In recent times, the activities of youth groups, not only in the Greater Accra Region, but all over the country, have become an issue worthy of mention, when it comes to discussing national matters.
News about Ghanaian youth groups, either attacking their chiefs or vandalising properties at the various police stations, or attacking police personnel across the length and breadth of the country, have become a common occurrence.
Not only have they ended up destroying properties belonging to the people they demonstrate against, but also, people have died as a result of their violent conducts.
In March this year, some angry youth besieged the forecourt of the Abetifihene’s Palace on the Kwahu Ridge in the Eastern Region to protest against a number of their chiefs, who, they claim, have allowed some Fulani herdsmen to settle on their lands.
The event, according to various news reports, happened during a meeting between chiefs of the Kwahu Traditional Council and the presidential aspirant of the New Patriotic Party (NPP), Nana Addo Dankwa Akufo-Addo.
The protest went out of control, and it had to take the intervention of Nana Akufo-Addo to restore order before the police arrived to prevent further disturbances.
In February 2016, there were clashes between various Muslim groups and loyalists of the Tafo Traditional Council in Kumasi, the Ashanti Regional capital. According to reports, the clashes were ignited by an order from the Tafo Chief that a fence erected by the Muslims in Kumasi to demarcate the local cemetery be demolished.
The Overlord of Tafo complained that not only was it inappropriate to divide the cemetery into religious factions, but that those who erected the fence showed total disregard to his authority by disregarding him and his Traditional Council, hence his directive to the youth of Tafo to pull down the fence wall, leading to fierce clashes between the settler Muslim community and the youth.
Following the initial clash, scores of young people in the area gathered in front of the Chief’s Palace the next day, in anticipation of possible reprisals from the Muslim youth.
Similarly, in March 2015, a livid a group of youth from Kpone, near Tema in the Greater Accra Region, hit the streets to demonstrate against the chiefs in the area, wanting to know the benefits people in the town were getting from the sale of their lands to the authorities of the Sunon-Asogli Power Plant.
The demonstration organised by the youth to press home their demands, turned violent, after the protesters tried to defy police instructions to stick to the designated route. The police had to fire rubber bullets and tear gas to disperse the crowd. Seven officers were reported injured, as the angry youths hurled stones at the police.
It is against this backdrop that The Chronicle is asking the youth of this country to take the caution by Dr. Henry Seidu Daanaa, Minister of Chieftaincy and Traditional Affairs, seriously, and stop meddling in chieftaincy issues.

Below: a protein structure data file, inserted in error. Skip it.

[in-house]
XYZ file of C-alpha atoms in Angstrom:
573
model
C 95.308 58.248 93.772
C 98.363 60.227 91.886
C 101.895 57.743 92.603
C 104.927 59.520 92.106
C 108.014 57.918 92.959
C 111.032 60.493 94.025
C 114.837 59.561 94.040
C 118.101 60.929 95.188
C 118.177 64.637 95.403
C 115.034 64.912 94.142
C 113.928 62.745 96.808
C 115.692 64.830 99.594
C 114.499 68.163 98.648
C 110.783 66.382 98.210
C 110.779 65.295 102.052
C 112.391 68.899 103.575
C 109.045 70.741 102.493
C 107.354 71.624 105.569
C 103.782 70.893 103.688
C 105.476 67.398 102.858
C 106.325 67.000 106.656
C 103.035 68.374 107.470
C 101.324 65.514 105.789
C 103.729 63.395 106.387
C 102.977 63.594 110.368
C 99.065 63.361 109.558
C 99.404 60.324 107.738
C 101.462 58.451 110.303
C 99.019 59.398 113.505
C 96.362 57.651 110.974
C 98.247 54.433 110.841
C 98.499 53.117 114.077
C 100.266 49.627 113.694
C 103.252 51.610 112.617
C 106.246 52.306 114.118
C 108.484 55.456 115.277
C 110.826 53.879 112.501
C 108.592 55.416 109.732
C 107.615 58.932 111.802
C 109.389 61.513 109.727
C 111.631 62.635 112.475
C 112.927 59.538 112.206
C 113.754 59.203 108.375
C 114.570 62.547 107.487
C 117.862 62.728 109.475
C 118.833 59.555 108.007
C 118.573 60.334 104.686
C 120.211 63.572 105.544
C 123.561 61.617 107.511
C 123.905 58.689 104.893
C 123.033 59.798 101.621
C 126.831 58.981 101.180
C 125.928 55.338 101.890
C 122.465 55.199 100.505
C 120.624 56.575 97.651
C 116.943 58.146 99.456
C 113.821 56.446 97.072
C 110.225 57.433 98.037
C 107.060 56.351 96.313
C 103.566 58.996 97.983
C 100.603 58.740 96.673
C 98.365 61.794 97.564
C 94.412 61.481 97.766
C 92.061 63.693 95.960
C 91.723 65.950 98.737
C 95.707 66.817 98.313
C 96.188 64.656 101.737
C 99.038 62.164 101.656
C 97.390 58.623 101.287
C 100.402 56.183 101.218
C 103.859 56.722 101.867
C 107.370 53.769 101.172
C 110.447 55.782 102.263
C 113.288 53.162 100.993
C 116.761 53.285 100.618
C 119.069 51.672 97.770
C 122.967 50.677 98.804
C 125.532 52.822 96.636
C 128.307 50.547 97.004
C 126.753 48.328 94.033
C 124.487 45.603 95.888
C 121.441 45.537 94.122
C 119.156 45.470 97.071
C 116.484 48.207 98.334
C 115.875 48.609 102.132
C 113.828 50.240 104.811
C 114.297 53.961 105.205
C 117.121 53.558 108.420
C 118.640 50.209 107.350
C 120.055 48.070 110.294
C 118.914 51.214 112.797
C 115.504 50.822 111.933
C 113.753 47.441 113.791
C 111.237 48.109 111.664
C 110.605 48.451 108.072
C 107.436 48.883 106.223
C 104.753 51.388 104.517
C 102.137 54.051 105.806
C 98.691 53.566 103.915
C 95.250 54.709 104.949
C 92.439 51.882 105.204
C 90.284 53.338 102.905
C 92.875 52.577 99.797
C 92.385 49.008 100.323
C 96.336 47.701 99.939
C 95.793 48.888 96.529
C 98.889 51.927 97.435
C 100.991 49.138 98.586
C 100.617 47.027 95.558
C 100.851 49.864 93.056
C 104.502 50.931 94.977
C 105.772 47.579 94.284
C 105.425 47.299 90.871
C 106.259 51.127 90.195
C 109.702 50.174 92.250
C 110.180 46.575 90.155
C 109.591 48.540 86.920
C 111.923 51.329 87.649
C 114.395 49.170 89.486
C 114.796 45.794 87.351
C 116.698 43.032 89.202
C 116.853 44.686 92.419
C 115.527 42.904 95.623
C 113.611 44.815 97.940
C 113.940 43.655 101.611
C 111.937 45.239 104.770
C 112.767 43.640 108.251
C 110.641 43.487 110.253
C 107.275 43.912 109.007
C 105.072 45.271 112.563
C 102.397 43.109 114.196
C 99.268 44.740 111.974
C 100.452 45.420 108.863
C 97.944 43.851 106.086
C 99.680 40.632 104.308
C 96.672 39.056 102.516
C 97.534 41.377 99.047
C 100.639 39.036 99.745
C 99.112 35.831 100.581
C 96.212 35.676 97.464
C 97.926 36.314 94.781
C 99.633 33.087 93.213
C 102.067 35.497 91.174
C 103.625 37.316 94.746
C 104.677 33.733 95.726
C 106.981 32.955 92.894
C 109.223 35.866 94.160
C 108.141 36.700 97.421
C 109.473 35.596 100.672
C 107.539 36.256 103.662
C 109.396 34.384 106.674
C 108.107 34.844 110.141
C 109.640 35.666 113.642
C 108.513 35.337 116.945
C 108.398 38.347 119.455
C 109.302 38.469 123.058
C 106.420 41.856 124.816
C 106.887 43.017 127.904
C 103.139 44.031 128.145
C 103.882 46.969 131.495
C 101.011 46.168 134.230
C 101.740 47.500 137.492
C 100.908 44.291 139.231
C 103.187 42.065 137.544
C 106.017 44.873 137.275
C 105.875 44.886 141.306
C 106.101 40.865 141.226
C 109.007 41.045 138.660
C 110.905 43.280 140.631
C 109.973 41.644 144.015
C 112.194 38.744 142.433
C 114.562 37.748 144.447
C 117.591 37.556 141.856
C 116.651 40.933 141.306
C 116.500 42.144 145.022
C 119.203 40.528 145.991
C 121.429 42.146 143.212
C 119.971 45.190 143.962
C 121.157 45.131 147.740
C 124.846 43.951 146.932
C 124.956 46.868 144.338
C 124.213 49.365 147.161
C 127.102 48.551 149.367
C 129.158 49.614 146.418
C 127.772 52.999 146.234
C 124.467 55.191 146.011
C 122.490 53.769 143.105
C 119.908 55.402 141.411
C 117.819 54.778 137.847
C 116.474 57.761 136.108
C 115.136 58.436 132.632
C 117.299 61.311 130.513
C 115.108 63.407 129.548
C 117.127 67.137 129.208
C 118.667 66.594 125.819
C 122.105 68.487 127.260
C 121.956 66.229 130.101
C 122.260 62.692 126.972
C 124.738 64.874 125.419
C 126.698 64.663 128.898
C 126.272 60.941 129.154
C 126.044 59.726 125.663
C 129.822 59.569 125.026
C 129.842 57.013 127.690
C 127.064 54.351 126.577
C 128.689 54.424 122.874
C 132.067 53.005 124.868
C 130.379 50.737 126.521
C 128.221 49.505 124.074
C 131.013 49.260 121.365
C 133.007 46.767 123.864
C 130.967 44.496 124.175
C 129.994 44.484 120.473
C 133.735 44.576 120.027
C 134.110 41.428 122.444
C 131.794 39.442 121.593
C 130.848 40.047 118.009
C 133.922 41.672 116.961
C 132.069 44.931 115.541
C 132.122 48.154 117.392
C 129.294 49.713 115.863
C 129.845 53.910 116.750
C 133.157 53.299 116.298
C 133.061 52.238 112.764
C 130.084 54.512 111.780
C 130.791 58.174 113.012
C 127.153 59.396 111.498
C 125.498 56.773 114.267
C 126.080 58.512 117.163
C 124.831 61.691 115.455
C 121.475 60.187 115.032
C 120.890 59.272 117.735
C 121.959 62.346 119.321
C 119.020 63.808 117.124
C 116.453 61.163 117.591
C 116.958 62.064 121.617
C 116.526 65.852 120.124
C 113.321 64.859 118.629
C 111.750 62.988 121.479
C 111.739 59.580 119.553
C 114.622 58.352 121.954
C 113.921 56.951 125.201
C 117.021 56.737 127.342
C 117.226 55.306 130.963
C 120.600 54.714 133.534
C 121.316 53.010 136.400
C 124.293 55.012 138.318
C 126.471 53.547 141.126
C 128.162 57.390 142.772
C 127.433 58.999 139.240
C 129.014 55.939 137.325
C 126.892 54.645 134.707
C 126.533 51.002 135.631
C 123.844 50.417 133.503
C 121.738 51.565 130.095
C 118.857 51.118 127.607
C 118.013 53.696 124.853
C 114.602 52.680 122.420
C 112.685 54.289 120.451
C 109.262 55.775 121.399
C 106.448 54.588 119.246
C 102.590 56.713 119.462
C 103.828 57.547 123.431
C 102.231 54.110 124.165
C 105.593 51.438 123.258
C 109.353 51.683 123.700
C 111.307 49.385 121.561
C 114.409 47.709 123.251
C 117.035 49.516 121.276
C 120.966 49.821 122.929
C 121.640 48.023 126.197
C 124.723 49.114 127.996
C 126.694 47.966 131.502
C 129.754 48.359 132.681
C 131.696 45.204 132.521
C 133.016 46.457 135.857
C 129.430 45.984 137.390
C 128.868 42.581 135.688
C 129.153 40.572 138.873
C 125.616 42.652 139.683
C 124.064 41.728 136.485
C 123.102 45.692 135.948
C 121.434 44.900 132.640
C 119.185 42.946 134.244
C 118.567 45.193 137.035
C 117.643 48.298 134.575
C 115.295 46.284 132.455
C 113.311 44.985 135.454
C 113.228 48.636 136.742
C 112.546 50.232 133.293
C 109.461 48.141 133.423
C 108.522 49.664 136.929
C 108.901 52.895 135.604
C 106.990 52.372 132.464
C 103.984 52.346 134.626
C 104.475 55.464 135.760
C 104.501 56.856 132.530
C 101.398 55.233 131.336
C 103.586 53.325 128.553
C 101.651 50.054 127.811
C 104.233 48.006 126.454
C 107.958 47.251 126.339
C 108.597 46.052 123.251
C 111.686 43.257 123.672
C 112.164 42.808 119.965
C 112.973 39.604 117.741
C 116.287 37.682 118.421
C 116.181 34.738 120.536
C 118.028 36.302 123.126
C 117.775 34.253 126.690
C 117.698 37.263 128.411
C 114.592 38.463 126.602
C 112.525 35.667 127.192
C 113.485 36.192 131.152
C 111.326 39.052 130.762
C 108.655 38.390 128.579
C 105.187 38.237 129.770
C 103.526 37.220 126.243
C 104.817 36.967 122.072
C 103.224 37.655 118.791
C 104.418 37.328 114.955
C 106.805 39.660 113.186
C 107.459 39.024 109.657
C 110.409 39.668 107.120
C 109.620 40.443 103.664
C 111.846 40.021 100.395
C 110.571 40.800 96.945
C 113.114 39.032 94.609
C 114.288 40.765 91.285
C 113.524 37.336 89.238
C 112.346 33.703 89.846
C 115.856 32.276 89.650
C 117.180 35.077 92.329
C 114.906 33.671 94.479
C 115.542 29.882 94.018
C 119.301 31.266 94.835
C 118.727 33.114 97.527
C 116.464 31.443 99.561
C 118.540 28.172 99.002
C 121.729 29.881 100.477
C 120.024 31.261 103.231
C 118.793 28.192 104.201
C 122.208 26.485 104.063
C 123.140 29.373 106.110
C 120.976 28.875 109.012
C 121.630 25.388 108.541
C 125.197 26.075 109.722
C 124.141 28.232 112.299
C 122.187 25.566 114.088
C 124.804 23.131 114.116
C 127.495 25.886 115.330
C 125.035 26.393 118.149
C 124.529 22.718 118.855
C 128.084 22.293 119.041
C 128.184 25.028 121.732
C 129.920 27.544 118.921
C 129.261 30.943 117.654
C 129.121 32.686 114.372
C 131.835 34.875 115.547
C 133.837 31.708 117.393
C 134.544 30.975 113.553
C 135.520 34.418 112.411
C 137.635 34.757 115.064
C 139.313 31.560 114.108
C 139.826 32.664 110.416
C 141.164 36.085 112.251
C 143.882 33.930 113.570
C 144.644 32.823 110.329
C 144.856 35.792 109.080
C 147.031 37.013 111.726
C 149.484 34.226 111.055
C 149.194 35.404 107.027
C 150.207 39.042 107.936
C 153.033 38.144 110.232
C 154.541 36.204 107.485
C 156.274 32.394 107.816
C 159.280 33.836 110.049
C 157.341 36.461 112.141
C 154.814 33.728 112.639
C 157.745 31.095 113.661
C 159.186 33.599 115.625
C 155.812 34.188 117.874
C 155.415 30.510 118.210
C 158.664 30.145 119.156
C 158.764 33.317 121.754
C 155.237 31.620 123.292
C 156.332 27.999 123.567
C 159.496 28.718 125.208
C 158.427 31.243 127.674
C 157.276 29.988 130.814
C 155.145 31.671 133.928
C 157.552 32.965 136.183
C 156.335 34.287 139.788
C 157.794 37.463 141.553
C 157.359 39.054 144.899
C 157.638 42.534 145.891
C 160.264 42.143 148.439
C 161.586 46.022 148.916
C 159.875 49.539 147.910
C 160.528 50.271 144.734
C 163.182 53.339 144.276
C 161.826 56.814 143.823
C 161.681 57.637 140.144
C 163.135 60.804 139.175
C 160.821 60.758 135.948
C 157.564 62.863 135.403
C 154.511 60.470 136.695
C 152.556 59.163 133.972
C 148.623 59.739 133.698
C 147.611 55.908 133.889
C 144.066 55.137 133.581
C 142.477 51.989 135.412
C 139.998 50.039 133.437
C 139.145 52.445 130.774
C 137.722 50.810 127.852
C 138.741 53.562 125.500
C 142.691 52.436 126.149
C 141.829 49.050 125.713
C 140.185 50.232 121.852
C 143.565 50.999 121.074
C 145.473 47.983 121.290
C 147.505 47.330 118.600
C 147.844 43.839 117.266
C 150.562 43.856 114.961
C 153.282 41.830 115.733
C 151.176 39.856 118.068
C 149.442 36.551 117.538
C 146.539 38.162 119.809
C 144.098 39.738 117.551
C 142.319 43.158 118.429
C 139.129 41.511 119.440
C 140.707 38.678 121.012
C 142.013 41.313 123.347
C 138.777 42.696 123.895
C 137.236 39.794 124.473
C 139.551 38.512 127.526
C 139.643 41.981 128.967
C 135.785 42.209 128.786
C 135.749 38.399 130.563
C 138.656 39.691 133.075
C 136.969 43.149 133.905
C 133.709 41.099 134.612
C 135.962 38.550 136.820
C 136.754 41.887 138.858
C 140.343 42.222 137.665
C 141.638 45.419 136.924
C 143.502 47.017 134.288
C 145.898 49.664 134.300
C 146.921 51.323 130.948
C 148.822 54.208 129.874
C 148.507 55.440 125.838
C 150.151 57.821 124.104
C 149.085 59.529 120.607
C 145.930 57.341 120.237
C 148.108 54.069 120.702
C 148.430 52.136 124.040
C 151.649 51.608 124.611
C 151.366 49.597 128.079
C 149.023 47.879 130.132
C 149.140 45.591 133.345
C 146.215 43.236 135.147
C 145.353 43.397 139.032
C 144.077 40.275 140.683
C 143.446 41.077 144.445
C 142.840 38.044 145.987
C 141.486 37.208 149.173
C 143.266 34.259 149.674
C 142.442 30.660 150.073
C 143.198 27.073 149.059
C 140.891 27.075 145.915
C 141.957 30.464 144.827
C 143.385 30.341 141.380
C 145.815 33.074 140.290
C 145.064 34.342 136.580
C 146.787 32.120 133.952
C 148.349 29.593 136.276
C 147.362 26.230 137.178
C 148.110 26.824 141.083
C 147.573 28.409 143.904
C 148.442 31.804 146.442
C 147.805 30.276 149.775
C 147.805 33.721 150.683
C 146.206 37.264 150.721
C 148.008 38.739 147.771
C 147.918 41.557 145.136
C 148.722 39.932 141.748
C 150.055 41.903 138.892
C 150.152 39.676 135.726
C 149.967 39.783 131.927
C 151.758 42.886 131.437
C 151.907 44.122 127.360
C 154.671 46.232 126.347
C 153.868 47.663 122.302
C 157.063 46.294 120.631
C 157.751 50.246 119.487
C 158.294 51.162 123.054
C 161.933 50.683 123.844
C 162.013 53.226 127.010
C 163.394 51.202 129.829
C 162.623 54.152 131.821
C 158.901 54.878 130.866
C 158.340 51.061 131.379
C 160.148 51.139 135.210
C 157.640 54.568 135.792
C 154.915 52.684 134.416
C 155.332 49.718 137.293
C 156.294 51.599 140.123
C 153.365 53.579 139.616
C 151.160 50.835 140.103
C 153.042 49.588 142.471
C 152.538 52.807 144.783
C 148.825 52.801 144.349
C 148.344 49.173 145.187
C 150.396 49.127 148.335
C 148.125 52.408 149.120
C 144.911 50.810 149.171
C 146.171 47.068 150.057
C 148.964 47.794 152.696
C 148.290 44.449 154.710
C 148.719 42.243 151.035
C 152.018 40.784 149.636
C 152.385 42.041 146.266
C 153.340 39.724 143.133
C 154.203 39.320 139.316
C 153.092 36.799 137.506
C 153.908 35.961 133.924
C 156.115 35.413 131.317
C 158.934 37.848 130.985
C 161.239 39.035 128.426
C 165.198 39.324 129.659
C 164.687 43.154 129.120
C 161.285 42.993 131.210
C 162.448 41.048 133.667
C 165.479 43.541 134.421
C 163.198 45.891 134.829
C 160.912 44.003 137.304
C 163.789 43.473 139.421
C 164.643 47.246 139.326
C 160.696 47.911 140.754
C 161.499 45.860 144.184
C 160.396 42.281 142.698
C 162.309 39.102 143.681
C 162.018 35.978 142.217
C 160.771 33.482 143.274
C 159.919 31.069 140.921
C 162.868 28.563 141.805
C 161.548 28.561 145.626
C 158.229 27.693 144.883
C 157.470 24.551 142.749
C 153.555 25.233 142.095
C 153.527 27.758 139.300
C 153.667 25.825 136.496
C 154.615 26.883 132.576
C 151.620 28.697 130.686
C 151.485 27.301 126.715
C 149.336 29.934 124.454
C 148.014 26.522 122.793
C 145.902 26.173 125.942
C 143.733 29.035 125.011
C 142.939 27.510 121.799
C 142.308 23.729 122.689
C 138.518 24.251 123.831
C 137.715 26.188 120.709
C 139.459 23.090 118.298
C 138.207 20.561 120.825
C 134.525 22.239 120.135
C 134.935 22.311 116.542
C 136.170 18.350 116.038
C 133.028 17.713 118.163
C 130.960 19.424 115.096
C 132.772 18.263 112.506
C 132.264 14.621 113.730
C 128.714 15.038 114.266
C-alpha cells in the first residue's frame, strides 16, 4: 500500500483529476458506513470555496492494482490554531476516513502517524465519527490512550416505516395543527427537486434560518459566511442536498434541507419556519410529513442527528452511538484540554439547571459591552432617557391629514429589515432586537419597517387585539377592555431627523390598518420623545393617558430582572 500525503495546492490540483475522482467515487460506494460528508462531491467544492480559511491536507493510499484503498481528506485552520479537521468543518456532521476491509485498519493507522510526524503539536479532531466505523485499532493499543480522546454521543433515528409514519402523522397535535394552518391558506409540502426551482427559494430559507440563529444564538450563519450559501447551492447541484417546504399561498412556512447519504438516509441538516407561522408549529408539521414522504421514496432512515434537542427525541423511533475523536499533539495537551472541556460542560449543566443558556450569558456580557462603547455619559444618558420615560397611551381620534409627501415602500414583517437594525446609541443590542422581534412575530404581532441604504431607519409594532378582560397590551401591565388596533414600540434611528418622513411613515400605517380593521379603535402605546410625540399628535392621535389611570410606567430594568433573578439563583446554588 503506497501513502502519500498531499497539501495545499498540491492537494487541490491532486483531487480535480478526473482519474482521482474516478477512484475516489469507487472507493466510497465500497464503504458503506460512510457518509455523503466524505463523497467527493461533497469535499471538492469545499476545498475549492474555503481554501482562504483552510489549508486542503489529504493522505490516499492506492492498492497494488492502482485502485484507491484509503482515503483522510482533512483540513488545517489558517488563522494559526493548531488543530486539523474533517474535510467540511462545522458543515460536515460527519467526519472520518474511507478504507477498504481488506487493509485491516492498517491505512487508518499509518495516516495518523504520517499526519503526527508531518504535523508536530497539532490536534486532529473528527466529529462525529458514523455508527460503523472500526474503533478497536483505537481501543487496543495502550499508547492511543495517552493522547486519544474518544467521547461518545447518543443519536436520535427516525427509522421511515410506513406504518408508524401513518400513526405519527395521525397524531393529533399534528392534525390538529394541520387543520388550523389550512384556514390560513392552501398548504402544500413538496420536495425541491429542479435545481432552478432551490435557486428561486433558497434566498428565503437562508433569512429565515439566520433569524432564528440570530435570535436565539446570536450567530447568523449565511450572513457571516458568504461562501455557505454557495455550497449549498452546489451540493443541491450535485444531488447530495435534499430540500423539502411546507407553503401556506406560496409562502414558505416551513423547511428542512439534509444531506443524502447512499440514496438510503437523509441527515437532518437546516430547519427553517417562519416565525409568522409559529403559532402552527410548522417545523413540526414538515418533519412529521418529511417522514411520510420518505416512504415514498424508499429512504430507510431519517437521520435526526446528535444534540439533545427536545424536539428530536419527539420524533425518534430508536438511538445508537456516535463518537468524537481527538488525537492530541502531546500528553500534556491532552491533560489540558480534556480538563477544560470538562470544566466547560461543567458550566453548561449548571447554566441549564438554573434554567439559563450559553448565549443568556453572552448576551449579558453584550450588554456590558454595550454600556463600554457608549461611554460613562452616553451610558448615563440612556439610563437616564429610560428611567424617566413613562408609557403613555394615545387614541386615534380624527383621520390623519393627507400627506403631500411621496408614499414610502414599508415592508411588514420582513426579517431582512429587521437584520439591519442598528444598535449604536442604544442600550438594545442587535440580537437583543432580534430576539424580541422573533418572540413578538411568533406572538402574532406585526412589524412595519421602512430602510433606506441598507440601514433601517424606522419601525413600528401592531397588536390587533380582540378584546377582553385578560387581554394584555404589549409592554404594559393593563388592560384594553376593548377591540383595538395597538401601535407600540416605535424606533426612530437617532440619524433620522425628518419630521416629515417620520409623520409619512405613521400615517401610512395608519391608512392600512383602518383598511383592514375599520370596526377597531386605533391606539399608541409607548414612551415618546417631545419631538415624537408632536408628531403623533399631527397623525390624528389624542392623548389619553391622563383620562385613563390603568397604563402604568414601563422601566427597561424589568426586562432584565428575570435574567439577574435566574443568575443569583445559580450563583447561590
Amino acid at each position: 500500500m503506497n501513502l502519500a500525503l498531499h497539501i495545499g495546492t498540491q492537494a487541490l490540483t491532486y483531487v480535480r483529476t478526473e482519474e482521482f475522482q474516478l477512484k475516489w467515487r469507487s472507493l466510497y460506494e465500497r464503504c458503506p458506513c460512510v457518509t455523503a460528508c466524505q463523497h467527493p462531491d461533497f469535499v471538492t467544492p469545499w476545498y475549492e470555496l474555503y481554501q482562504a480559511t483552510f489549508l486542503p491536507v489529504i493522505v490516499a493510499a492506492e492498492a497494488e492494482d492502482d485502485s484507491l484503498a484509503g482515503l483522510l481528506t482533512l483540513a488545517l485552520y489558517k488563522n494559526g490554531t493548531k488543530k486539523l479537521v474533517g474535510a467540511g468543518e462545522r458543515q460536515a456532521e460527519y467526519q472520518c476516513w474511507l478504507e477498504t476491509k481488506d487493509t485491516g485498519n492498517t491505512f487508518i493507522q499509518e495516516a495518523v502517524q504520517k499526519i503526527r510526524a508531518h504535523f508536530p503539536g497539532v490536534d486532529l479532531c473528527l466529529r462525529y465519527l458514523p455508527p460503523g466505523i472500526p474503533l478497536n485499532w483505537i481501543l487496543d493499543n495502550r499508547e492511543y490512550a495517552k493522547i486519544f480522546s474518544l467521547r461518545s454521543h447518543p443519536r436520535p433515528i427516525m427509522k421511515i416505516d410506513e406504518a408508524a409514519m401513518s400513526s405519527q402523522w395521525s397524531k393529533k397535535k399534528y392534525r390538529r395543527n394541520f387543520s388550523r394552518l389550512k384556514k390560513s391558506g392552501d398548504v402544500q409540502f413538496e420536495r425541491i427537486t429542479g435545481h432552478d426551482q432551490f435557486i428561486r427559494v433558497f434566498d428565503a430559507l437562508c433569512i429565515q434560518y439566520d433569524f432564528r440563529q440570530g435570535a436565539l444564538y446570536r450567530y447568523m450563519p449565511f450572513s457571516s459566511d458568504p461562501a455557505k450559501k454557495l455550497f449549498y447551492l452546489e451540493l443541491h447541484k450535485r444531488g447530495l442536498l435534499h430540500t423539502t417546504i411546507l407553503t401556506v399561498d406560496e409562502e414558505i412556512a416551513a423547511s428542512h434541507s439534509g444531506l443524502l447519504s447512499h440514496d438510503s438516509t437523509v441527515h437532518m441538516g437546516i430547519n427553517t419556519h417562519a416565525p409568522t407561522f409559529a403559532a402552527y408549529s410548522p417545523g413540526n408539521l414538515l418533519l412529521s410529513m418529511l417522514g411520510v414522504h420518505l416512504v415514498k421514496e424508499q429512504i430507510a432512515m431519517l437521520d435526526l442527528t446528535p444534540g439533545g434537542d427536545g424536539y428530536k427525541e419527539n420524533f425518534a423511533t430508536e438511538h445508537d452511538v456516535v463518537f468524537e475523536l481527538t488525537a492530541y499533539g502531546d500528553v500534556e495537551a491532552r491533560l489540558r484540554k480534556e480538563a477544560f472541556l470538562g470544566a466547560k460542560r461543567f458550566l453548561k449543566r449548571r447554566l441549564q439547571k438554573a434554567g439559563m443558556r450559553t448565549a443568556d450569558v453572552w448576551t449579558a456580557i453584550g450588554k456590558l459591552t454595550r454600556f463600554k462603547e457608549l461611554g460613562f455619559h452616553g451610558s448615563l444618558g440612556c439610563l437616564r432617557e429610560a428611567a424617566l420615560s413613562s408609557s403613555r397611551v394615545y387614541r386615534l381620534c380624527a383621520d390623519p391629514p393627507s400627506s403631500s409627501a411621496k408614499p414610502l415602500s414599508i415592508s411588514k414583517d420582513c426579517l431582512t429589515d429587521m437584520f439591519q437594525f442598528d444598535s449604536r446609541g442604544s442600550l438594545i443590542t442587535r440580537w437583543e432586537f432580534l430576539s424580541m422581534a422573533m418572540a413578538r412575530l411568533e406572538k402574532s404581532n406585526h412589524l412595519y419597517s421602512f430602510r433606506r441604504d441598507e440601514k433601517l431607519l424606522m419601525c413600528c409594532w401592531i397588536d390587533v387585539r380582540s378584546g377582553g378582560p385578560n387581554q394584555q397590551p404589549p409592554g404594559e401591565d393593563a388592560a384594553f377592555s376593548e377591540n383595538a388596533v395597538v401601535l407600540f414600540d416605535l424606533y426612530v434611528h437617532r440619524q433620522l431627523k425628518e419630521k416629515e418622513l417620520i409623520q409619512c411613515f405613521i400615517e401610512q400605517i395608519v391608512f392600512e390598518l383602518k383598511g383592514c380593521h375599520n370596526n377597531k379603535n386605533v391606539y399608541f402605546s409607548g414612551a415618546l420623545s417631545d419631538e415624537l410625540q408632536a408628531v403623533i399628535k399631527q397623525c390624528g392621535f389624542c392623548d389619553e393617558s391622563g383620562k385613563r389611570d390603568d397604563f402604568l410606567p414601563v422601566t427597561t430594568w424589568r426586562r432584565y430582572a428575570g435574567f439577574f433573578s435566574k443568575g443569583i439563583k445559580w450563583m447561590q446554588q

In a story published in the Tuesday, August 30, 2016 edition of The Chronicle, under the caption, “Minister Warns Ga Youth”, Dr. Daanaa warned the youth to stop meddling in chieftaincy and related administrative matters, and allow the appropriate authorities to handle them.
The Minister said such interferences posed dangers in the handling of sensitive issues involving the respectable institution.
The sector minister’s statement came in the wake of agitations by a group calling itself Coalition of Ga-Dangme Youth in Kpone, which is wading into the transfer of the Registrar of the Greater Accra Regional House of Chiefs, Mr. Harry Anthony Attipoe.
According to him, private issues must be separated from transfers and postings in his sector ministry, and that he would not countenance the idea of people without authority forcing themselves into administrative matters. He cited the position of Accra as the seat of government, which demands that security must always be a topmost priority.
The Coalition of Ga-Dangme Youth had written to the Dodowa Divisional Police Command of its intention to demonstrate by picketing at the premises of the Greater Accra Regional House of Chiefs at Dodowa.
It is the belief of The Chronicle that the youth must understand that the work of the chieftaincy institution is a technical matter that needs to be handled with competence and maturity.
What makes it rather confusing is the fact that members of the Greater Accra Regional House of Chiefs have demonstrated their unflinching support for the Registrar, and are pushing that he remains at post.
They have, therefore, petitioned President John Dramani Mahama and the Chief of Staff, Julius Debrah, to intervene by getting the Chieftaincy Minister to rescind his decision to transfer the Registrar.